The Nuclear Power Corporation of India (NPCIL), a government-owned entity responsible for nuclear power in the country, has admitted that a cybersecurity attack took place in a nuclear power plant. It said systems of the Kudankulam Nuclear Power Project (KKNPP), located in southern state of Tamil Nadu, were subjected to malware in September.
The entity said in a statement that it was notified about the incident by Indian Computer Emergency Response Team (CERT-IN) on September 4, noting its plant systems had not been affected:
The identification of malware in the NPCIL system is correct. The matter was conveyed by CERT-In when it was noticed by them on September 4, 2019.
The matter was immediately investigated by DAE specialists. The investigation revealed that the infected PC belonged to a user who was connected in the internet-connected network used for administrative purposes. This is isolated from the critical internal network. The networks are being continuously monitored. The investigation also confirms that the plant systems are not affected.
According to the statement, only one of the administrative computers was affected. It is speculated that this D-track type of malware is the same as that used by North Korean hackers to target Indian ATM systems in September.
The attack used malware to access the domain controller account that grants access and authenticates requests from other computers in the network.
A report by Indian Express suggests, the National Cyber Security Council (NCSC) formed a committee that visited the site mid-September and submitted an advisory this month to the KKNPP officials.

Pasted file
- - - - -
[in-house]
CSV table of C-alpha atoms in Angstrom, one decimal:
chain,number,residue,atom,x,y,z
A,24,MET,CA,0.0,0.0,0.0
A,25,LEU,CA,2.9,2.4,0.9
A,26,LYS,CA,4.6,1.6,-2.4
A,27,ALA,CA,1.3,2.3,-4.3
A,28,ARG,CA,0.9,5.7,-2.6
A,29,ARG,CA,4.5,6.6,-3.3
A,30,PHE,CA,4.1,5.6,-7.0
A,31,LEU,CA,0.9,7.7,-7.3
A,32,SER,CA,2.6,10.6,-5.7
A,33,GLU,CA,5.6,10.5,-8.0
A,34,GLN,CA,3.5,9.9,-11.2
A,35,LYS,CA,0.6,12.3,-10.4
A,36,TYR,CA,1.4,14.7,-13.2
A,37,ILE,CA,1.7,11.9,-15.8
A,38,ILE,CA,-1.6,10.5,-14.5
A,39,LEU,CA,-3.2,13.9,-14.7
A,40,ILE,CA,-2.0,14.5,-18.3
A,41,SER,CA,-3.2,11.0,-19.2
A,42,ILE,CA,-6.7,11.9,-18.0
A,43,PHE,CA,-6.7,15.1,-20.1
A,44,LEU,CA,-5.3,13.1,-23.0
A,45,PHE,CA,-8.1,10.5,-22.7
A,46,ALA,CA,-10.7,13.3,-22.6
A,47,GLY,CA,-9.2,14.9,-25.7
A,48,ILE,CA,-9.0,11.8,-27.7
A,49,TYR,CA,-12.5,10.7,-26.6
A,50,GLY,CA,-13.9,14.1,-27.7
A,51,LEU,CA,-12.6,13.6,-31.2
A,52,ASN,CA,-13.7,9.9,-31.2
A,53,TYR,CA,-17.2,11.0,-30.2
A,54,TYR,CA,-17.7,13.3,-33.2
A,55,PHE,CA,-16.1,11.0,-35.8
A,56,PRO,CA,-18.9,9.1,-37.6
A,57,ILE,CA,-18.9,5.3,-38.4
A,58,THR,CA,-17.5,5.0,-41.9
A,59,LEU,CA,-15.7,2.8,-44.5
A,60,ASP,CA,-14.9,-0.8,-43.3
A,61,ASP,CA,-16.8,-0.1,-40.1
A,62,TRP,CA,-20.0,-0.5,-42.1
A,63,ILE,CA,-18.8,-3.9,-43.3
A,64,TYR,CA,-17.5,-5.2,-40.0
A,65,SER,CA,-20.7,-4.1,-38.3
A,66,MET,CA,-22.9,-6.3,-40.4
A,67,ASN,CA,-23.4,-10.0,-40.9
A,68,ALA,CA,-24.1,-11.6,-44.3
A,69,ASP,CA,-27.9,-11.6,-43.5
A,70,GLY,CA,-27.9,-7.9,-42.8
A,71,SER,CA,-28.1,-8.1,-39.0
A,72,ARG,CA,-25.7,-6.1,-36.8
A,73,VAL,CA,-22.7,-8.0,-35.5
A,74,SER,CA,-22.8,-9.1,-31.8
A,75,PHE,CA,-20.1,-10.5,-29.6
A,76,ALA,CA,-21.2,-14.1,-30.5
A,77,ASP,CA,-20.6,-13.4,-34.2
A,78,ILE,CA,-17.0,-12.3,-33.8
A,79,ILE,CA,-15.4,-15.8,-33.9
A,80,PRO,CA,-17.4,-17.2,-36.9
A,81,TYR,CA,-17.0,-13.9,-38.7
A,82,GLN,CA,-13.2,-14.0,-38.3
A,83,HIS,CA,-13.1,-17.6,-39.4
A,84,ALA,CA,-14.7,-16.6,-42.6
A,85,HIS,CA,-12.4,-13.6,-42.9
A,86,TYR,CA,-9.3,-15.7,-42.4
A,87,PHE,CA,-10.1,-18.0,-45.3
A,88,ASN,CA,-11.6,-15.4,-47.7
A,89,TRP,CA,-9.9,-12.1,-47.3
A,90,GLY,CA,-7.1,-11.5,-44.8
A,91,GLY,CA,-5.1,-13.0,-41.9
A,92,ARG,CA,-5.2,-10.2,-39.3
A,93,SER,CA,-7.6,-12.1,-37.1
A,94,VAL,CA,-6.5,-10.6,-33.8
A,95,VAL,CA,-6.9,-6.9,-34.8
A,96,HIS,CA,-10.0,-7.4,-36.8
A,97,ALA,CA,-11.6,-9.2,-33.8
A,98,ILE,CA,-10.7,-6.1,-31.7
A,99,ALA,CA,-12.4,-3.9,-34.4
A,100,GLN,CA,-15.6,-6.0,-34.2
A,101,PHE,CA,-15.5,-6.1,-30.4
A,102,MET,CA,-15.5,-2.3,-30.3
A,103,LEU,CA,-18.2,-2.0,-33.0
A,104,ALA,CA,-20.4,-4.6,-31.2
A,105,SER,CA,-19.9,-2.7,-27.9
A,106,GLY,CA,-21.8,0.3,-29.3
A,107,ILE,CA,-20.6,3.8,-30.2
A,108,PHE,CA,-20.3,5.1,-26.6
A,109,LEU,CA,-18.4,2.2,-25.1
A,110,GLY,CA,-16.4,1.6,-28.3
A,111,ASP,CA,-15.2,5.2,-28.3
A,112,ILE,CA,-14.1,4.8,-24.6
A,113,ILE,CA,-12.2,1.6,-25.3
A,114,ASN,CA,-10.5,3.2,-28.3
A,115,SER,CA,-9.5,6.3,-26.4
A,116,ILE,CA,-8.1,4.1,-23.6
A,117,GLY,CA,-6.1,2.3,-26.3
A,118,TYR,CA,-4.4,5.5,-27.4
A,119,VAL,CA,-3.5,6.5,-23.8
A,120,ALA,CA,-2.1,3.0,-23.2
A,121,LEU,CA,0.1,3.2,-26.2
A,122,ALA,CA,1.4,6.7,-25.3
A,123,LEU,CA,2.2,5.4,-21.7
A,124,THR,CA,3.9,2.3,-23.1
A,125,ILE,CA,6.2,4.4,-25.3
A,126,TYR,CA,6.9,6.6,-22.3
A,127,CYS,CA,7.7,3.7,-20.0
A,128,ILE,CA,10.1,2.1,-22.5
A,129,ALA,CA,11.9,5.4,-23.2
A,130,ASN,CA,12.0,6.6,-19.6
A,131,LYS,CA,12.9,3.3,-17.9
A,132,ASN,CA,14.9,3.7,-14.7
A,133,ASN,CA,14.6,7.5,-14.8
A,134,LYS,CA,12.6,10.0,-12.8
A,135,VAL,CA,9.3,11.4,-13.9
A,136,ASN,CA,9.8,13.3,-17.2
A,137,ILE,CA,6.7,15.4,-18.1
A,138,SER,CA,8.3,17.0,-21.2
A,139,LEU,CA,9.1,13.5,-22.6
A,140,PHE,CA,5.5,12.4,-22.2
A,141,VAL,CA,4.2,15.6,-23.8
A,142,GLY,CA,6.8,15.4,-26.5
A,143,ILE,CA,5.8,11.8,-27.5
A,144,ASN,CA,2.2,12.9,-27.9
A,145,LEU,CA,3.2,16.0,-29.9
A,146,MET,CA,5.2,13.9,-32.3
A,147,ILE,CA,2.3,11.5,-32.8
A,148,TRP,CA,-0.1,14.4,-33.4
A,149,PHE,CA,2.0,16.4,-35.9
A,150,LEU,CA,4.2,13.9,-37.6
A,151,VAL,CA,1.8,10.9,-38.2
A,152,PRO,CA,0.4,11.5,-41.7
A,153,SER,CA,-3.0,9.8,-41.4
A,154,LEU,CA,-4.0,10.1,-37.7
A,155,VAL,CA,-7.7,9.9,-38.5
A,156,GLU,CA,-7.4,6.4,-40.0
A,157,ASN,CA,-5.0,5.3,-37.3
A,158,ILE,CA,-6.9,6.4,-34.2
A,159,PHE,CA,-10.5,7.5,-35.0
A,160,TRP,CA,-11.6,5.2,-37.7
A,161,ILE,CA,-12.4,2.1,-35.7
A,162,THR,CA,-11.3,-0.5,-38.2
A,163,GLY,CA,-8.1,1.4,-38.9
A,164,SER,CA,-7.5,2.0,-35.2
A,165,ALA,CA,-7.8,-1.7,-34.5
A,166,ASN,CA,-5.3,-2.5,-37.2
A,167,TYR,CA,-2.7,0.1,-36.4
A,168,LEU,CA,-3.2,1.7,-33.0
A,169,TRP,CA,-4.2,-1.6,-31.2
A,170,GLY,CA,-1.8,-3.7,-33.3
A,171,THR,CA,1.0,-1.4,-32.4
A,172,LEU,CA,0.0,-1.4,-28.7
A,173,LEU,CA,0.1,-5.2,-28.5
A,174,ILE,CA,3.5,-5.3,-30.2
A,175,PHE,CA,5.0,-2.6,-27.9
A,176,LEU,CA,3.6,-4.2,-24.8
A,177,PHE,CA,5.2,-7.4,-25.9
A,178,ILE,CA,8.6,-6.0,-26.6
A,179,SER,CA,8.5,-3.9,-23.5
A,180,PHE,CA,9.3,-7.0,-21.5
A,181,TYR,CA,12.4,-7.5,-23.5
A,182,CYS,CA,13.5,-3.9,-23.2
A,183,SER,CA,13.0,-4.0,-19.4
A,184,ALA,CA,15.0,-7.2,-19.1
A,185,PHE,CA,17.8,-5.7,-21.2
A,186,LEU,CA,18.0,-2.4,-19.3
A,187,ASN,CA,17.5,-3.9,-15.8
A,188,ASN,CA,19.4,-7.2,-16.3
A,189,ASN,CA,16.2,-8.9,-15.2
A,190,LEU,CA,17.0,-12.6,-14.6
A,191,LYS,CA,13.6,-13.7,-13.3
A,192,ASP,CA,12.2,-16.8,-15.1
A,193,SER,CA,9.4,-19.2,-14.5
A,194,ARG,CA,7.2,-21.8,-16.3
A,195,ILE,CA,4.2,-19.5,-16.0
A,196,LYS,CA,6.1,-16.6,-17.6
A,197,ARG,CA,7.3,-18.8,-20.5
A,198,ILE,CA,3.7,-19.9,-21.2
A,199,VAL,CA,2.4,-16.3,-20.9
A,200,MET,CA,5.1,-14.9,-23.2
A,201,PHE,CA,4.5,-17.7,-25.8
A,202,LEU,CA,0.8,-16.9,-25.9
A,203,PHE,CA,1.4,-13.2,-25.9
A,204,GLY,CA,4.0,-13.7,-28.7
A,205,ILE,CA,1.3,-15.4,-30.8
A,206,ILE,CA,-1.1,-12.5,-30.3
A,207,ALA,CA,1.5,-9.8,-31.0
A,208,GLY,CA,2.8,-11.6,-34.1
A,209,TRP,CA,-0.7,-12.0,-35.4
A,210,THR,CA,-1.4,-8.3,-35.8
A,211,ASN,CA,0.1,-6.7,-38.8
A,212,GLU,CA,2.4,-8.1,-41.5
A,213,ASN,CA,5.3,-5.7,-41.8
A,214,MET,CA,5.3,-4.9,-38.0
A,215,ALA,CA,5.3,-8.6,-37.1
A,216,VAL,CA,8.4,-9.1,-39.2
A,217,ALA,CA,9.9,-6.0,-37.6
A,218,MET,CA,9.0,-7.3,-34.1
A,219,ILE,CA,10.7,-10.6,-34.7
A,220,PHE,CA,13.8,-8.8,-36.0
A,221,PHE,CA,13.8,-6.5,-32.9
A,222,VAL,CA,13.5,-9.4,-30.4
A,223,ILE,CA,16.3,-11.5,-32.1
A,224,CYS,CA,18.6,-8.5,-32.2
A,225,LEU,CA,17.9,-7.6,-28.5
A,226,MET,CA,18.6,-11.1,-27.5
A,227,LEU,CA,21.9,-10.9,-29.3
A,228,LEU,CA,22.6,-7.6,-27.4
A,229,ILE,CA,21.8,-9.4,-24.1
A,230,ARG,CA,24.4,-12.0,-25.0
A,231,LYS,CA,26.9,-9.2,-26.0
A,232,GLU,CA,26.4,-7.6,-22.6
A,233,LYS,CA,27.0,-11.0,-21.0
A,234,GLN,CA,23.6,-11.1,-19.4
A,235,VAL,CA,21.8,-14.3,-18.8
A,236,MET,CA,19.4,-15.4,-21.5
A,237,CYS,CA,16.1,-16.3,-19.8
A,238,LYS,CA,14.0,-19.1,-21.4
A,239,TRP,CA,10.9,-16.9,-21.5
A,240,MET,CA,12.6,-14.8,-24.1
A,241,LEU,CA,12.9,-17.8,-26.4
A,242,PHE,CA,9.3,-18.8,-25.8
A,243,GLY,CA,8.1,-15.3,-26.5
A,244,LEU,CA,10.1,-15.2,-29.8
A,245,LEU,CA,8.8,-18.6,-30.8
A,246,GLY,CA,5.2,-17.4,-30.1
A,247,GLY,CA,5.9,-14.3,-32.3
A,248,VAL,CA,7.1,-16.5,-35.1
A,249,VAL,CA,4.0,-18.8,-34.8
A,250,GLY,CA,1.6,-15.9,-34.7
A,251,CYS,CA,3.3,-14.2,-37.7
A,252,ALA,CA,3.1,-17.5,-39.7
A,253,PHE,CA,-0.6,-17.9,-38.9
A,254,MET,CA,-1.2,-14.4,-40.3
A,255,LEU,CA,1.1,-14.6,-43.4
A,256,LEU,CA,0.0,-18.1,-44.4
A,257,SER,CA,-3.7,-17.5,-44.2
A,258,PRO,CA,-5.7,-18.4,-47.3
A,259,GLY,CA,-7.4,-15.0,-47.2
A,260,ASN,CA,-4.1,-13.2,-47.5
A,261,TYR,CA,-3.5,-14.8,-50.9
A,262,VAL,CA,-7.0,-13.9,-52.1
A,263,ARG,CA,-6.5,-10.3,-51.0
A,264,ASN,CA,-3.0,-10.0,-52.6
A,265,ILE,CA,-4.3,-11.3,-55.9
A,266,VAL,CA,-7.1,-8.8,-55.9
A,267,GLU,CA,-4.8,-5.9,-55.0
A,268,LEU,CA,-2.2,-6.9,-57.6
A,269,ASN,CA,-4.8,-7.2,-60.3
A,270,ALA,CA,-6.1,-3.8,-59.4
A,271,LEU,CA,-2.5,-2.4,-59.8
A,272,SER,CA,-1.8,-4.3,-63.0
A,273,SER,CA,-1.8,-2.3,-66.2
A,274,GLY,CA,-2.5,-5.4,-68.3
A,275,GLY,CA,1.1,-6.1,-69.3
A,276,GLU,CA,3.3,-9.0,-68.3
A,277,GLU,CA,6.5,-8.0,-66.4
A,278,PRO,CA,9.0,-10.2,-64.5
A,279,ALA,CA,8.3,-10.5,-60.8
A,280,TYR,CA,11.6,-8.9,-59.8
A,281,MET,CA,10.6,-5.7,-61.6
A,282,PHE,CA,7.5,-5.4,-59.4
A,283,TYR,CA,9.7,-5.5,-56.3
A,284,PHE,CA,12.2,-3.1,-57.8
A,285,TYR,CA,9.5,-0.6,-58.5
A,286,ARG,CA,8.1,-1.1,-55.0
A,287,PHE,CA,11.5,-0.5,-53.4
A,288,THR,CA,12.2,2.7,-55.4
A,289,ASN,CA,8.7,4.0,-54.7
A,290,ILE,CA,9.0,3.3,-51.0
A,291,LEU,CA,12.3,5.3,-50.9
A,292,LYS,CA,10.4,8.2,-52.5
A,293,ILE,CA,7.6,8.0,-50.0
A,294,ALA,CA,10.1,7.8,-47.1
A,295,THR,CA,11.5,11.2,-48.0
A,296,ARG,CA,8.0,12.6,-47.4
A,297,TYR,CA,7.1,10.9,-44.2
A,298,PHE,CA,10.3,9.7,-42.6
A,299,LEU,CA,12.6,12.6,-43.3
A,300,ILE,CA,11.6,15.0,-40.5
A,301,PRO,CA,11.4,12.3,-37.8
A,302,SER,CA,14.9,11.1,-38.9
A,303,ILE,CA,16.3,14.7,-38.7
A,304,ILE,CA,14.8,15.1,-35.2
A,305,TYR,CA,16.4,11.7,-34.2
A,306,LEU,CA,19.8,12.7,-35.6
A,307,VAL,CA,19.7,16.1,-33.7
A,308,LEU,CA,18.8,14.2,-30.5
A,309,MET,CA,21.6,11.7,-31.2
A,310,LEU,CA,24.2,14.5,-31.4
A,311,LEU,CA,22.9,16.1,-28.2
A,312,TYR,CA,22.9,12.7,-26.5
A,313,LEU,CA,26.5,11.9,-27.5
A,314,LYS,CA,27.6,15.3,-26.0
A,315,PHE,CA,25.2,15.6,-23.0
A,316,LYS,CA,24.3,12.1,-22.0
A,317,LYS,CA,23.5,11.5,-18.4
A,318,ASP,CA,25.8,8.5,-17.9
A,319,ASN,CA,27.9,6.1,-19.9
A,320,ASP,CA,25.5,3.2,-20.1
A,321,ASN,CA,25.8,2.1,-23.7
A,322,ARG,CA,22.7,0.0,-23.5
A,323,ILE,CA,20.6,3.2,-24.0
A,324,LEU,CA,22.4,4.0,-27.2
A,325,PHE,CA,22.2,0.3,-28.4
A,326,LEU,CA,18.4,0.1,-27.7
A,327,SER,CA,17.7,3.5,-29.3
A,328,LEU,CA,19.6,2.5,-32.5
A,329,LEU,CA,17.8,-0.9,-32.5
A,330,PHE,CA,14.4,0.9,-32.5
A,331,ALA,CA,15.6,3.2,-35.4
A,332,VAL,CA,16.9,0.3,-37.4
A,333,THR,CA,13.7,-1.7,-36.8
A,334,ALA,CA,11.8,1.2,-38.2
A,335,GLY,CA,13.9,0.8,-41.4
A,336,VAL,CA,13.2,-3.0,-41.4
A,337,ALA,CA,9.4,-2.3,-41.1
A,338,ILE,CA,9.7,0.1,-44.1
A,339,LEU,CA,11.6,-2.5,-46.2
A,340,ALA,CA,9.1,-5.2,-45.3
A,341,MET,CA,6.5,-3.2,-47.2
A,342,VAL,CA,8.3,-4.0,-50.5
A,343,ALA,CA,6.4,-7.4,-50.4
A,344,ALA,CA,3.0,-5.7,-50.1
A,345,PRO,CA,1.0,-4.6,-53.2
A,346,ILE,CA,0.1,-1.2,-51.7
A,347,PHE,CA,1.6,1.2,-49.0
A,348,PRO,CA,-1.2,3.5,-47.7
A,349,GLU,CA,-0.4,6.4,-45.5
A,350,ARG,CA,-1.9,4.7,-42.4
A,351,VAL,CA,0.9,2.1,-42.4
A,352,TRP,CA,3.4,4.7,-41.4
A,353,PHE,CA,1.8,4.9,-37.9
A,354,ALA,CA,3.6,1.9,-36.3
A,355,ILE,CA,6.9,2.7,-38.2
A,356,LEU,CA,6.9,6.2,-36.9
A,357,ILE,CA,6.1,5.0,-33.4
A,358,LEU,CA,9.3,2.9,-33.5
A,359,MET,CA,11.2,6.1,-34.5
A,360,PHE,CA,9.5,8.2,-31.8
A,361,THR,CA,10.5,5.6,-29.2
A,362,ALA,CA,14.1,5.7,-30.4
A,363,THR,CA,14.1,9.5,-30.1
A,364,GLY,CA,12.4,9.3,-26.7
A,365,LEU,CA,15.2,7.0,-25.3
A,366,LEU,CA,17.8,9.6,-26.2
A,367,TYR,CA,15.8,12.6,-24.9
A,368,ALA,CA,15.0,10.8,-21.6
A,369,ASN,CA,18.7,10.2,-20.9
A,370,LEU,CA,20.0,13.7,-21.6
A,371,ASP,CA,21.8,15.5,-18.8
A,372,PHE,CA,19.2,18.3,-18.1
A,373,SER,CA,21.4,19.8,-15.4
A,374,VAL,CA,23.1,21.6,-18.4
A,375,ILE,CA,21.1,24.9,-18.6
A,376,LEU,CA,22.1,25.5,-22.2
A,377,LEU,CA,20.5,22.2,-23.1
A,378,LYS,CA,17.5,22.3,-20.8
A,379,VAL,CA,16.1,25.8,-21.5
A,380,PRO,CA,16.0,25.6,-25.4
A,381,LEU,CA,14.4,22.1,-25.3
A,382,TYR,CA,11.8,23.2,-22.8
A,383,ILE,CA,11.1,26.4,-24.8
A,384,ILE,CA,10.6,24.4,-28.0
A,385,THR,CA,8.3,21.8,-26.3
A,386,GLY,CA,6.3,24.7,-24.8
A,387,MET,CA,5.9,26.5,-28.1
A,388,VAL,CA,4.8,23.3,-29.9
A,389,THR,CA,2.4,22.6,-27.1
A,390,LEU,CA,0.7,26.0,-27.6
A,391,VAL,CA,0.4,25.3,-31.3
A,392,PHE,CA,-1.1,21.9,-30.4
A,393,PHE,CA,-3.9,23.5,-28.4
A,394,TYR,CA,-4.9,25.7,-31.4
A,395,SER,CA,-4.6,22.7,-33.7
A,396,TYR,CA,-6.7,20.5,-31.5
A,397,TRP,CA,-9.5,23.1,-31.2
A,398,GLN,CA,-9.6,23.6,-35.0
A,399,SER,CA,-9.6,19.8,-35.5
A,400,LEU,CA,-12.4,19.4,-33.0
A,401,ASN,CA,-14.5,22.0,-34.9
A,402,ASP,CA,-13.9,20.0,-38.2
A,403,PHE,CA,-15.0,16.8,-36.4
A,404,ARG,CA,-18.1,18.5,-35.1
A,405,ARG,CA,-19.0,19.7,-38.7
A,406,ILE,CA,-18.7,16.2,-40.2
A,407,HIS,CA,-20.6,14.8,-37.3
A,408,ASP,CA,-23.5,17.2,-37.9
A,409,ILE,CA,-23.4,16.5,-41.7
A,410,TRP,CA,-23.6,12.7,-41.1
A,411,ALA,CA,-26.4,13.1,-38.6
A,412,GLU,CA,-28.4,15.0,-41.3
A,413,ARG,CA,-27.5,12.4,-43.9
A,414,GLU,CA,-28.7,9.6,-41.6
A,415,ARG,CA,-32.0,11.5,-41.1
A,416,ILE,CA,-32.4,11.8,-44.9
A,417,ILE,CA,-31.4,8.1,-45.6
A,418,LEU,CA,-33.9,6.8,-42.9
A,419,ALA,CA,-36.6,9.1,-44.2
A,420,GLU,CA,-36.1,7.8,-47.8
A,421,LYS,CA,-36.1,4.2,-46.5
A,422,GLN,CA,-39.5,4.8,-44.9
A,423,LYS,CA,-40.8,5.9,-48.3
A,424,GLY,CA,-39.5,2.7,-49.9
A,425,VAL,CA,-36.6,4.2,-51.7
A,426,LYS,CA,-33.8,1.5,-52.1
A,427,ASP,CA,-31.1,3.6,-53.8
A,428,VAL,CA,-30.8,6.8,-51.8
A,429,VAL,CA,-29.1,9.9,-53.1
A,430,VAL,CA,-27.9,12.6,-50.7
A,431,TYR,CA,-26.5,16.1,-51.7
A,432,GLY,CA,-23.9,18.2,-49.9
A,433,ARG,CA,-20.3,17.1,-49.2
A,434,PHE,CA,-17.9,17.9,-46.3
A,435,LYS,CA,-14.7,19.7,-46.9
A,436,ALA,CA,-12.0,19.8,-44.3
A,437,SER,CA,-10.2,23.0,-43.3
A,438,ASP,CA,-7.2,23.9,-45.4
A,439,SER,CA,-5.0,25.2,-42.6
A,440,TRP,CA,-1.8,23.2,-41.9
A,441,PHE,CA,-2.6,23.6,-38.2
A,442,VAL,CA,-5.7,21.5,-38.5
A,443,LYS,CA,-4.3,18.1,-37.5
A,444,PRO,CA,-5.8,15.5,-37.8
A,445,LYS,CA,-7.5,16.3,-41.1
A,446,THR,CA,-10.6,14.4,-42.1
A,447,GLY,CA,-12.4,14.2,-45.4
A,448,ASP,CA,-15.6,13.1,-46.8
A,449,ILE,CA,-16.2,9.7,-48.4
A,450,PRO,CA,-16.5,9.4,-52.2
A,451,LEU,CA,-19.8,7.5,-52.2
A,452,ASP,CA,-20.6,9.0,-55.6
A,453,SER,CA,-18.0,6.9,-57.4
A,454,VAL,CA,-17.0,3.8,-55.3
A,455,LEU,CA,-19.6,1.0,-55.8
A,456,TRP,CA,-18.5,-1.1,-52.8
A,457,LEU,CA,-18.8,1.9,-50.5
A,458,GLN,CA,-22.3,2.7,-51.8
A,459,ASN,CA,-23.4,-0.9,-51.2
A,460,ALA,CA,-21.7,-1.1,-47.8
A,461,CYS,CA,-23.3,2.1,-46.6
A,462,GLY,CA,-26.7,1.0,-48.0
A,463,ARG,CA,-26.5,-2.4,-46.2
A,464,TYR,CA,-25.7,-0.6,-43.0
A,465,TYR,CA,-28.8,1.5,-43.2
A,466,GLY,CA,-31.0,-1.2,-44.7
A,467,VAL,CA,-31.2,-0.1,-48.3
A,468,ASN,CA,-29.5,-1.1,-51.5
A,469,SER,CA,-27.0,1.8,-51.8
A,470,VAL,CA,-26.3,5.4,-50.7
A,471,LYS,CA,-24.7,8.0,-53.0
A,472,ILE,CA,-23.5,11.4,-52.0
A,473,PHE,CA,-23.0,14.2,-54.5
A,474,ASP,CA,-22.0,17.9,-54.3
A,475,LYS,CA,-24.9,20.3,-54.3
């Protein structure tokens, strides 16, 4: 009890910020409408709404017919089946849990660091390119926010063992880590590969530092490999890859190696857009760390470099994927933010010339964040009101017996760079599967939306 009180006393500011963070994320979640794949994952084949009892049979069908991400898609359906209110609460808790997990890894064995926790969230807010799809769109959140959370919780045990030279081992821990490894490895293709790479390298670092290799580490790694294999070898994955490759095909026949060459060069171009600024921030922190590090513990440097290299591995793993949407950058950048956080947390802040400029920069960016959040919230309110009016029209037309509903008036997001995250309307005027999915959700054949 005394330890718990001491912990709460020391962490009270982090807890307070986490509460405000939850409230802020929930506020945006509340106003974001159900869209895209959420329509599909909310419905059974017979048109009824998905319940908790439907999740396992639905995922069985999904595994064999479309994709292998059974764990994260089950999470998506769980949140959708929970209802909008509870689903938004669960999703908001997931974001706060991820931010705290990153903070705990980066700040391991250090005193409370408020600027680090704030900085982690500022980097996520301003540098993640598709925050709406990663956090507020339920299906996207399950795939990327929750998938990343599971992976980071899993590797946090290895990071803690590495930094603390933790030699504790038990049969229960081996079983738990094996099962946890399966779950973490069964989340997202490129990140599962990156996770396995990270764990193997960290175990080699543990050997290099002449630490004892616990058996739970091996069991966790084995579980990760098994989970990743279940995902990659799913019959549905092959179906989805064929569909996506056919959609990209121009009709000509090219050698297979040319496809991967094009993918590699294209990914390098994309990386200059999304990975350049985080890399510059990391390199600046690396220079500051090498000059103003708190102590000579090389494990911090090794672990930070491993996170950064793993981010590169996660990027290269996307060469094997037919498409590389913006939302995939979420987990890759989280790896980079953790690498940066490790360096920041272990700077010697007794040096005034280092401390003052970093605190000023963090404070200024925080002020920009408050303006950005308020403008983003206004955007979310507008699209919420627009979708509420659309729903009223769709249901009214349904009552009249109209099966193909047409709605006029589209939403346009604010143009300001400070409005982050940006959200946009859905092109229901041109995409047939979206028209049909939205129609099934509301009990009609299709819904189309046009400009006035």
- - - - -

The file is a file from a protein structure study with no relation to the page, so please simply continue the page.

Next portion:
– Local IP, MAC, OS install information (including registered org) via registry
– Browser history
– Connectivity to local IP
– Compspec, ipconfig, netstat info
— Kevin Perlow (@KevinPerlow) October 28, 2019
Cybersecurity expert Pukhraj Singh informed National Cyber Security Coordinator, Lt Gen Rajesh Pant, on September 4, and he acknowledged the issue. The KKNPP denied yesterday that any of its control systems were hit.
While critical systems were not affected, it’s shocking that malware used for ATM machines can be used to get into the admin systems of a nuclear plant. Hackers might not be able to manipulate control systems, but they can certainly use malware to steal data or infect other computers in the network.
This also highlights the lack of adequate security measures for computer systems in critical places. To avoid future attacks, plant administrators must ensure security protocols are more stringent.